3) According to the EPA, removing 100 lbs. of "stuff" from the trunk or back seat of your car will improve your fuel efficiency by 2%. Removing 10% of your body weight from your "trunk" or "back seat" will improve your own energy efficiency too.

4) Losing the sloppy jeans and t-shirt look, a close shave, and a good haircut can probably make a man look 10 lbs. thinner. Math clue: baggy sweat pants and shirt add, they don't subtract.

5) The ordinary person without type II diabetes has average health care costs of $2848 a year, including $541 out of pocket costs; the person with type II diabetes has annual health care cost of $9,797, with oop of $1566. In 2006, the nation spent an estimated $22.9 billion on direct medical costs related to diabetes complications (

6) Research shows that kids will eat more of anything after watching food ads, so the advertising doesn't necessarily build brand loyalty, but does increase weight. Turn off the TV or computer and send them outside to play.

7) A study published in the Archives of Internal Medicine (2007;167:766-773) found a clear relationship between being overweight and filing Workers' Comp claims. Employees with a BMI 40 or over had 11.65 claims per 100 FTE, where recommended weight employees had 5.80. So on a job interview, does the HR person see you and your skills or $51,091 vs. $7,503 per 100 FTEs and more lost work days? Think about it. Is that really discrimination or watching the bottom line (no pun intended)?

8) Children with sleep disorders are often hyperactive, have attention deficit, and more absenteeism from school, according to a study in JAMA, June 27. Obesity, adnoids, tonsils, facial abnormalities, colds and allergies are contributing factors.

9) Obese people tend to sit for 150 more minutes a day than their lean counterparts.

10) Healthy eating doesn't fix everything. JAMA reported in the July 18 issue that women breast cancer survivors did no better on special low fat, high fruit/vegetable diets than the control group who ate the recommended 5 servings a day. The researchers were surprised and disappointed.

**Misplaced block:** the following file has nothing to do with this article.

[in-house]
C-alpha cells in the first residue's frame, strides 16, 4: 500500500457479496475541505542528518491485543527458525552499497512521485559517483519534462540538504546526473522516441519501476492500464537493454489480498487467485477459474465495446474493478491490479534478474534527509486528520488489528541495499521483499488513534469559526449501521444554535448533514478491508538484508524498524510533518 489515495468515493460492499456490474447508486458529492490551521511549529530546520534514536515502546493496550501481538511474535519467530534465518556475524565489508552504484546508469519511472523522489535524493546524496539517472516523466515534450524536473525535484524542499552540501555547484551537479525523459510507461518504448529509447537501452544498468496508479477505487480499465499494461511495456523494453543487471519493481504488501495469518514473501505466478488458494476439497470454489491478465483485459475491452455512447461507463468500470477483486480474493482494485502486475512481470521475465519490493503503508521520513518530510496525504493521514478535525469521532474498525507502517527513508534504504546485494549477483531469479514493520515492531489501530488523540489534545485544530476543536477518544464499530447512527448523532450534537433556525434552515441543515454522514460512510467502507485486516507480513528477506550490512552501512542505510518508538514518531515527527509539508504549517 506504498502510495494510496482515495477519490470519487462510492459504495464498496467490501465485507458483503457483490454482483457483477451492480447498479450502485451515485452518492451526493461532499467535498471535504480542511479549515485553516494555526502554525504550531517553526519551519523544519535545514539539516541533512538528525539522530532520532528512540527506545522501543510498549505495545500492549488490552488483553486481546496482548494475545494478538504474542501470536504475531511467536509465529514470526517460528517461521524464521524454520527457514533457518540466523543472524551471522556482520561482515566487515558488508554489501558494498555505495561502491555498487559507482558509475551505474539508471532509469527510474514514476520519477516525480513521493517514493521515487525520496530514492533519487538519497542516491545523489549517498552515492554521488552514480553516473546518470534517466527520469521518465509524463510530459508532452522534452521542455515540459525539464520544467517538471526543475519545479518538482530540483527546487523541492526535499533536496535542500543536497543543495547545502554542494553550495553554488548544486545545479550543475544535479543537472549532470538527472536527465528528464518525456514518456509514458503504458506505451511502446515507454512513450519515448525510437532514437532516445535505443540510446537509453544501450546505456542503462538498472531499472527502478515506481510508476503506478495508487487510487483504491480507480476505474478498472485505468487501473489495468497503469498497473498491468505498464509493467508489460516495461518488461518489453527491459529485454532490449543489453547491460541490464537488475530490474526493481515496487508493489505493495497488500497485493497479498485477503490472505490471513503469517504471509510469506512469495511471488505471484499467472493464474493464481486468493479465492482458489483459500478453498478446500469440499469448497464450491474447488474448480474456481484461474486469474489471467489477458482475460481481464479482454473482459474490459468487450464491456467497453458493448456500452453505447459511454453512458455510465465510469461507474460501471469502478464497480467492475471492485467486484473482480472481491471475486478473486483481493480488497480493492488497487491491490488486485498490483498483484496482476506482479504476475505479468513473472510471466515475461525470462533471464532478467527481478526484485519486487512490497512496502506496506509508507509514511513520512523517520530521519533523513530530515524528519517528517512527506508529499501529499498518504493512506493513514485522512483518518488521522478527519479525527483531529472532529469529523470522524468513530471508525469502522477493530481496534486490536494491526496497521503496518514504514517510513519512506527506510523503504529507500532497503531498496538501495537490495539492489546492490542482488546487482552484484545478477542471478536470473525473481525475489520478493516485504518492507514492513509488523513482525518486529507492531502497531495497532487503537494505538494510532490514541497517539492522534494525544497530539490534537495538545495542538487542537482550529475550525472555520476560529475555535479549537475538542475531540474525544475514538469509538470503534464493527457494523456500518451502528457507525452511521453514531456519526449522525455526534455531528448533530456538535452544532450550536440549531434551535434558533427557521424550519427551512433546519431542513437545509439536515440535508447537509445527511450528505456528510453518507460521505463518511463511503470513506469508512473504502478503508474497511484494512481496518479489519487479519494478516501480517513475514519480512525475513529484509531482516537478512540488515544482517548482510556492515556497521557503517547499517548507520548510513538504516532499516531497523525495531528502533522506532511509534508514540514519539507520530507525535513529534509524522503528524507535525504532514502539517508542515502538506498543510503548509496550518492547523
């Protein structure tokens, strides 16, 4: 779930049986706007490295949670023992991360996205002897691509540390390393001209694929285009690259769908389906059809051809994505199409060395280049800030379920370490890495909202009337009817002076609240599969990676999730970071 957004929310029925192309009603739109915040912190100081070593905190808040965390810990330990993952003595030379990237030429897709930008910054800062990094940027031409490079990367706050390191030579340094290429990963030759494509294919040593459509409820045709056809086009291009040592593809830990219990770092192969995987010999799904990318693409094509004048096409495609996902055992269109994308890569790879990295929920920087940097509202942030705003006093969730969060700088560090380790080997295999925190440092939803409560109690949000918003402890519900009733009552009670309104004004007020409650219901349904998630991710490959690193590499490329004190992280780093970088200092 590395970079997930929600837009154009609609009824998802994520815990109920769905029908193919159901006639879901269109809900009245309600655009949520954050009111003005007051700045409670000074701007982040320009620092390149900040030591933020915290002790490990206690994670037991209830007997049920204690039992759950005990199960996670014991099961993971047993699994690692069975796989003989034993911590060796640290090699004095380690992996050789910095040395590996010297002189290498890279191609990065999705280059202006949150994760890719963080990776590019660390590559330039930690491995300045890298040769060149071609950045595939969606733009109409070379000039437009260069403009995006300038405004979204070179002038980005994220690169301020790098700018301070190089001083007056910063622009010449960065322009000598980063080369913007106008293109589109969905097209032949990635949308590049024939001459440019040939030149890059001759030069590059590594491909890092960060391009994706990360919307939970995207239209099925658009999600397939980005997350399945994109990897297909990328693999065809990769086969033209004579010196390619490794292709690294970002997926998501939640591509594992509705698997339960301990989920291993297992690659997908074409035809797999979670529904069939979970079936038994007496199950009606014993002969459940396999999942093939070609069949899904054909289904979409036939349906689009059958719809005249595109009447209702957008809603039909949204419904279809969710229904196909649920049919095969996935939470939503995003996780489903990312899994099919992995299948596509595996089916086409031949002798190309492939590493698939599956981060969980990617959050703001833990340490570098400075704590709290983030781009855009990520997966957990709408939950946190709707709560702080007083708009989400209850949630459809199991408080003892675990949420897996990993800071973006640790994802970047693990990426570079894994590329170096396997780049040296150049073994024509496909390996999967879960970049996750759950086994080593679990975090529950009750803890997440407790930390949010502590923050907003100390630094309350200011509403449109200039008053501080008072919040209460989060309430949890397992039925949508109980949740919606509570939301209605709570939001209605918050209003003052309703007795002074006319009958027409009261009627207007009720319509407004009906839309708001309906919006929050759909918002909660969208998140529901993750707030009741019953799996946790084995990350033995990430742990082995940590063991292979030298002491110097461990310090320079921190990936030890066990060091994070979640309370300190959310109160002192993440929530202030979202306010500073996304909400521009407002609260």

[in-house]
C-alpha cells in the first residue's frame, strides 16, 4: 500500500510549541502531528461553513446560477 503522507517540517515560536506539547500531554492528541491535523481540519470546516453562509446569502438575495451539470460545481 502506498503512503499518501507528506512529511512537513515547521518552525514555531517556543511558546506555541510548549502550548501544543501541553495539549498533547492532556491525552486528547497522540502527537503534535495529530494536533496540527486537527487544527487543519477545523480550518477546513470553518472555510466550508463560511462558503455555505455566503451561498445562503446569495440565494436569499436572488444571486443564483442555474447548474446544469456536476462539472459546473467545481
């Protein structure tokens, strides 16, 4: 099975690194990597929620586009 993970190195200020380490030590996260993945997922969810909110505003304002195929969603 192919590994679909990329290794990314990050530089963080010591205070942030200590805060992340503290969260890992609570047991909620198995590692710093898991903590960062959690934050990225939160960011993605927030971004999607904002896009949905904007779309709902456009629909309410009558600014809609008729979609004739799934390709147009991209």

11) Out of the frying pan into the fire: according to a study in the Proceedings of the National Academy of Sciences some powerful drugs used for treating mental illnesses cause patients to gain so much weight that they often develop life-threatening complications such as diabetes and heart disease.

12) Arthur C. Brooks observed in the WSJ (2-17-07) that a BMI of below 25 can't be "normal" if so few people are there. Overweight men give more money to poverty relief and also are more generous with their time in volunteering than thin men. Brooks suggests that denying one's self may translate into denying others.

13) Of all the "foodie" books I noticed in 2007, this one, "What to eat: an aisle by aisle guide" by Marion Nestle (2006) looked really good. I haven't read it yet, but she has my philosophy, "eat less, move more," and eat lots of fruits and vegetables. Arranged like a tour of your supermarket, the book is, according to a CDC review, "a revealing look at the standard practices of government agencies, retailers, and food manufacturers that the complex world of food sales comprises." I have certain aisles at Meijer's that I won't walk through.

14) About a year ago, JAMA reported that in a study of the four major diet plans, the only successful people were the publisher and the author/researchers who got the grant. None of the diets worked well, or consistently, and none of the groups (ladies) were really following them.

15) It's not rocket science. Reading and following even well-intentioned, healthy recipes can add pounds. A roasted pear, walnut and feta cheese salad has 400 calories. A side dish of fresh, tender crisp asparagus has 88. And if you're like me, the cheese will make you hungry.

For the most part, this is cross posted at my regular blog, Collecting My Thoughts.